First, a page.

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Physical fitness

It’s common sense to look after our health as the years go by.  Good health goes a long way to helping us enjoy the increase in longevity predicted for our generation.  31-12-2009

Consider the medical and physical benefits we can hope to experience if we are fit.
• Improved circulation and digestion
• Stronger heart
• Increased flexibility
• Stronger bones
• Improved relaxation
• Improved shape
• Stronger muscles
• Improved co-ordination
• Controlled weight
• Sense of well-being
• Increased confidence
 Fitness is all about being able to do the things we want to do.   To be fit is a necessitty if we are to enjoy life, not just an option.  Our individual level of fitness will depend on our personal lifestyle, interests and the commitment we have to looking after our health.  

So just how physically fit are we?   The 1992 Carnegie Enquiry into the health of people in Britain between the ages of 50 and 74 years of age found, and I quote "many too unfit to benefit fully from the recent gain in life expectancy.   Half the population is overweight and 1 in 20, twice as many as in 1980, are obese.”   It goes on to say "if they moved about, walked and climbed stairs for a total of 60 minutes per day, they would be fitter, healthier and enjoy a more active and independent lifestyle".   It continued "for those who get it right there may be a decrease of some ability in their 60's, others later, and some, not at all.   Many enter advanced old age still performing at the level of younger adults"   This doesn't surprise me at in the least when I look at the increasing number of inactive Couch Potato children.

So how much exercise should we older adults people need todo to keep us physically fit?   Well here again the guidelines are changing.   For over 10 years the Health Education Authority (now the health Development Agency) had recommended: three, twenty minute sessions of exercise each week, which contained a section 10- 20 minutes of vigorous bursts of energy (aerobic exercise).  Examples of these are running, step aerobics, exercise to music, squash or circuit training.   But sadly this policy and its guidelines failed to persuade the majority of the great British public to take regular exercise.   Of course the sporty ones continued to exercise as they had done before, and have done since, but the policy wasn’t attractive to the average man and woman who thought the idea of aerobic exercise, all too exhausting!   Fortunately for many the Health Education Authority revised their recommendations a few years ago, and now encourage us to take a half an hour of moderate physical activity five times a week in order to keep ourselves fit.   This amount of activity can significantly improve health and well being, and includes activities such as table tennis, golf, keep fit classes, aqua aerobics, brisk walking, dancing, gardening or DIY.   All activities, which eventually if they are done for long enough, make us feel warm and slightly out of breath.   These latest guidelines are sensible and attainable, and surely most of us should be able to aspire to them without too much trouble?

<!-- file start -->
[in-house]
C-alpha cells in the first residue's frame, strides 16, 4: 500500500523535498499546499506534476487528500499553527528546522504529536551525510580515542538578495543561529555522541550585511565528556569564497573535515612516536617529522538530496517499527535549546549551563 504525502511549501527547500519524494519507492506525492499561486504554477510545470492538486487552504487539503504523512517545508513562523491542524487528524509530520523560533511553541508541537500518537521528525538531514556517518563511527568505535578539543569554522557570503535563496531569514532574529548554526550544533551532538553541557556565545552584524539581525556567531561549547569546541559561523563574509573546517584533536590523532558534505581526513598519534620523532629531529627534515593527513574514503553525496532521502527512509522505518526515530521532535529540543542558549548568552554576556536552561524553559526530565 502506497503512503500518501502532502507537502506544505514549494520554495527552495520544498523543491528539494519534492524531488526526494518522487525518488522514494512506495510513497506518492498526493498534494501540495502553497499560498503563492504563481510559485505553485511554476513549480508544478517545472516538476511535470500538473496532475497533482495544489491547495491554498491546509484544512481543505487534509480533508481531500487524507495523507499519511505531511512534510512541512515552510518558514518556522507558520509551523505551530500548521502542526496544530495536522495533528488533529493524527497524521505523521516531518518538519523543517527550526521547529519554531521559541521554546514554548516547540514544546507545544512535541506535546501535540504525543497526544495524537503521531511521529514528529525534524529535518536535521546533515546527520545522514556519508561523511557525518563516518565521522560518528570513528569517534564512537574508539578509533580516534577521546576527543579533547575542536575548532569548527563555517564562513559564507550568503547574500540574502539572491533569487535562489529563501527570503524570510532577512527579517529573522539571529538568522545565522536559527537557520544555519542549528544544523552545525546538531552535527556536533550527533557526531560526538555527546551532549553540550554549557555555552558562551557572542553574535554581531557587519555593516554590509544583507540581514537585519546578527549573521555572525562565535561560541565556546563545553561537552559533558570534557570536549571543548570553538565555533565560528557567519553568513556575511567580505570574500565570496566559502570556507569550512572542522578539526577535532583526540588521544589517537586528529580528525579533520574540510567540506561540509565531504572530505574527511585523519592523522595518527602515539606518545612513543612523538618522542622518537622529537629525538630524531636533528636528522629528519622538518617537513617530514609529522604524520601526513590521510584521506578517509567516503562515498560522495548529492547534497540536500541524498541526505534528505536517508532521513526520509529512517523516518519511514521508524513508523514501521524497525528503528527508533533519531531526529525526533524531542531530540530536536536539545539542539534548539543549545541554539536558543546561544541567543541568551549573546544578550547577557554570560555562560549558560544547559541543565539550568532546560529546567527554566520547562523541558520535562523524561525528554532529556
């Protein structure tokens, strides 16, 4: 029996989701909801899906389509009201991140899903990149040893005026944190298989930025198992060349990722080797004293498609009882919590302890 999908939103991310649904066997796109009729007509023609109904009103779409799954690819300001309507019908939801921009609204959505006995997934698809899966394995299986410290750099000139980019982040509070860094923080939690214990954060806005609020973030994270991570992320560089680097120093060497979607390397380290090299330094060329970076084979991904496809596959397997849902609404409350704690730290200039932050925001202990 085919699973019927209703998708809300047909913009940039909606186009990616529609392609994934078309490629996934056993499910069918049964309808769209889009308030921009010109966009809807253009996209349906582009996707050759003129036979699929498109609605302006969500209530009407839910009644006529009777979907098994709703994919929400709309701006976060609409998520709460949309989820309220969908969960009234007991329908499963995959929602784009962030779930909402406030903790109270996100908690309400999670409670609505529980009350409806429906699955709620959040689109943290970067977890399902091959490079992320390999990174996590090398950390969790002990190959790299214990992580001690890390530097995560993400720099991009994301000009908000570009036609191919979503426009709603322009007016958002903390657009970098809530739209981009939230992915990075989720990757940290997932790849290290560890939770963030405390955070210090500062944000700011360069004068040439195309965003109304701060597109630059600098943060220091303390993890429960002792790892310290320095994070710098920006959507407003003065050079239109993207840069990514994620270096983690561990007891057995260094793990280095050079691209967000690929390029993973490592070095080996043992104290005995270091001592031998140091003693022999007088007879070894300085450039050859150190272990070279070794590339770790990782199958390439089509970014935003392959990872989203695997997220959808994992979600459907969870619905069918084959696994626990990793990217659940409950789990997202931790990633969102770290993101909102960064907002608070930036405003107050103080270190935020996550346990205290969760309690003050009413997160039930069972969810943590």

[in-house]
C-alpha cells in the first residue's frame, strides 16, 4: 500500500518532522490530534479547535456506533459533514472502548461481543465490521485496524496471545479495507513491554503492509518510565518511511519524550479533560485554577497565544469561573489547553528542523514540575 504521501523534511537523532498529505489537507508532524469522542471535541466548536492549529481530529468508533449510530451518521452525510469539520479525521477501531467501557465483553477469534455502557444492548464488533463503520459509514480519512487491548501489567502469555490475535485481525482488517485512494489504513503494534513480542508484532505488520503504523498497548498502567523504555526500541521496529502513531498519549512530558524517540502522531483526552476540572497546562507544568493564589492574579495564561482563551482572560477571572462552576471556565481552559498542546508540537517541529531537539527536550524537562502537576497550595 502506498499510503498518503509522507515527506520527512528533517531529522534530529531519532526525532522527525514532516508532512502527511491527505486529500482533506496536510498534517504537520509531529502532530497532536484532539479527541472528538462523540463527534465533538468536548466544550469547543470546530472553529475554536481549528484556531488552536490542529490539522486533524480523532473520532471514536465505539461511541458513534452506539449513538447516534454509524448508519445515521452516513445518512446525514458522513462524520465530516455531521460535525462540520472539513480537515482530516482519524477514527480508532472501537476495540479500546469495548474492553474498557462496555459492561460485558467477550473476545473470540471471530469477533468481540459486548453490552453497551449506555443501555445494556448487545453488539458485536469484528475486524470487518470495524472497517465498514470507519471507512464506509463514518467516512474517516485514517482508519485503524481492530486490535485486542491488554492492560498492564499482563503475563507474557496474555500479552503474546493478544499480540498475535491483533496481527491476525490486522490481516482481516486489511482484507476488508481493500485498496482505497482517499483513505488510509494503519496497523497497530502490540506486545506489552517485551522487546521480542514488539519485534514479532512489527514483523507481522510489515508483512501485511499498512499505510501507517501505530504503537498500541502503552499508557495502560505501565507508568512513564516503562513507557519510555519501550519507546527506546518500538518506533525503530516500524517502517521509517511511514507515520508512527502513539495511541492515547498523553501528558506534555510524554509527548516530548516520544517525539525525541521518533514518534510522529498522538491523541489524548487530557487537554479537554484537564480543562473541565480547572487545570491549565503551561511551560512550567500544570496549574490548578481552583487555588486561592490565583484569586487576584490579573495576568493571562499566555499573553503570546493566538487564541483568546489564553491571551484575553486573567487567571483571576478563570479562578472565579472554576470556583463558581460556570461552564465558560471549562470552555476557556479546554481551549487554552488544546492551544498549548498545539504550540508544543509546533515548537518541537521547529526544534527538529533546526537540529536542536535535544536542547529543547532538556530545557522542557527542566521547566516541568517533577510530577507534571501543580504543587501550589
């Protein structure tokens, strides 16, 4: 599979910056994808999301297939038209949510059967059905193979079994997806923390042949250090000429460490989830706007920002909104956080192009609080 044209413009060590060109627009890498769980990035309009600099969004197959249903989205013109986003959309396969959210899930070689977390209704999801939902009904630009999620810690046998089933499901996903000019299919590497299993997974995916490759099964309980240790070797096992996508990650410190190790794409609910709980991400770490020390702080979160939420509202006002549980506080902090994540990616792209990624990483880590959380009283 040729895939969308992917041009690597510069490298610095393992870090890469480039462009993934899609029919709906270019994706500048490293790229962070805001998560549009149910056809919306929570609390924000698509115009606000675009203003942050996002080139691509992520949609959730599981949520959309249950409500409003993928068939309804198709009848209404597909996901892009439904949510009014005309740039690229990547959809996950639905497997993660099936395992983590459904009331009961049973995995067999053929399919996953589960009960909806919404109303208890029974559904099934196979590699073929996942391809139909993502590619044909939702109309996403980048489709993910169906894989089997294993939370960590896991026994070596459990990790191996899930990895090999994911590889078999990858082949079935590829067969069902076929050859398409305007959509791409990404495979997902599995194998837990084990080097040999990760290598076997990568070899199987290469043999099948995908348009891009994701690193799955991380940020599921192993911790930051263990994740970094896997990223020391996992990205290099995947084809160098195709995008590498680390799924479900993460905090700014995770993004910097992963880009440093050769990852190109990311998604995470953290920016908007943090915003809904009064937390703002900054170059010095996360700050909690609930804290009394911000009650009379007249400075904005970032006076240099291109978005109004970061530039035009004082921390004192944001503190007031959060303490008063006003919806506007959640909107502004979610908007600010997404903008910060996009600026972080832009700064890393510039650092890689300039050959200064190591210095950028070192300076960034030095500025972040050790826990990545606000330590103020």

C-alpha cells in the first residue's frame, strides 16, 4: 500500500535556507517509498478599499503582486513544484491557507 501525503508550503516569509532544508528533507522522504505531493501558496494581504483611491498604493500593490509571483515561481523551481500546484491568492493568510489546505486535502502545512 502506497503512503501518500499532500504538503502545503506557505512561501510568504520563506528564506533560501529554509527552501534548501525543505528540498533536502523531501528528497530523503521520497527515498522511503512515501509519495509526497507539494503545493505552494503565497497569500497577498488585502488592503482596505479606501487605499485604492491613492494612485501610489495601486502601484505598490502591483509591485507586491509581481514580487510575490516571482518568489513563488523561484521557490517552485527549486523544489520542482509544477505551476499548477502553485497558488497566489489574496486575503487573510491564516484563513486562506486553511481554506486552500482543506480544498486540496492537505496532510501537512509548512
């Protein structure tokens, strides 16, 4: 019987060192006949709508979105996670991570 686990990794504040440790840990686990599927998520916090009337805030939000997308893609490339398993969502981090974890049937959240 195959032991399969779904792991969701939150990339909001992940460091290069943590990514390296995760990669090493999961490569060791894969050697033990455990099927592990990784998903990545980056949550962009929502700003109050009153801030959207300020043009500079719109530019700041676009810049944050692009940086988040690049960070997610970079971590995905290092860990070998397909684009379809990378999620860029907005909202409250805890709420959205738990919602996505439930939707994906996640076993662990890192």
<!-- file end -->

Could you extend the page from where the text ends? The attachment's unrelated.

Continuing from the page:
Despite the fact that older people have an increased awareness of the importance of being physically fit, only limited numbers participate in enough exercise, which is appropriate to maintaining physical independence as the years go by.   The National Fitness Survey found that the majority of people weren't helping themselves maintain their good health, although these same people perceived themselves to be fit.   It was only when they were put to the test that they were found not to be!    Only 34% of those aged 55 to 64 years of age, and even less than 23% of those aged 65 to 74, attempted to be active enough in their everyday lives.   The survey went on to show that in the 55 to 64 age group 30% of men and 51% of women were not fit enough to walk at a normal pace.   And if that wasn't bad enough, the figures rose to 45% of men and 79% of women who were unable to walk normally in the 65 to 74 age bracket!    But even worse was the fact that the survey showed that in the 65 – 74 year old age bracket 30% of the men, and a staggering 56% of the women, didn't have sufficient strength in their major leg muscles (the quadriceps) to even get up from a chair unaided.   This rendered them physically dependent on others.

We need do all we can to help ourselves maintain physical independence, and one significant, but simple way is by including more activity in our everyday lives.   The earlier good habits are started the more benefit will be felt as the years roll past.   We must take, and we must make, the opportunity to be more active anytime, anywhere and anyplace.   We can make a start with simple things like taking the dog for a walk.   By using the stairs instead of the lifts, or walking to the shops and the pub instead of taking the car.   Only then can we look forward to enjoying many more years of ACTIVE life.   So try to take more regular moderate exercise, and why not persuade your friends or family to join you?   The trick is to do an activity that gives you, pleasure, then you will discover that being active actually boosts your energy levels.   When we exercise, the body releases chemicals called endorphins which gives us a “feel good” factor. The circulation gets going, improving our heart and lung efficiency.   Exercise and being active makes our complexion glow and our minds more alert.   Being inactive is a major risk factor in older age.

Copyright and thanks to Diana Moran http://primetimelife.tv

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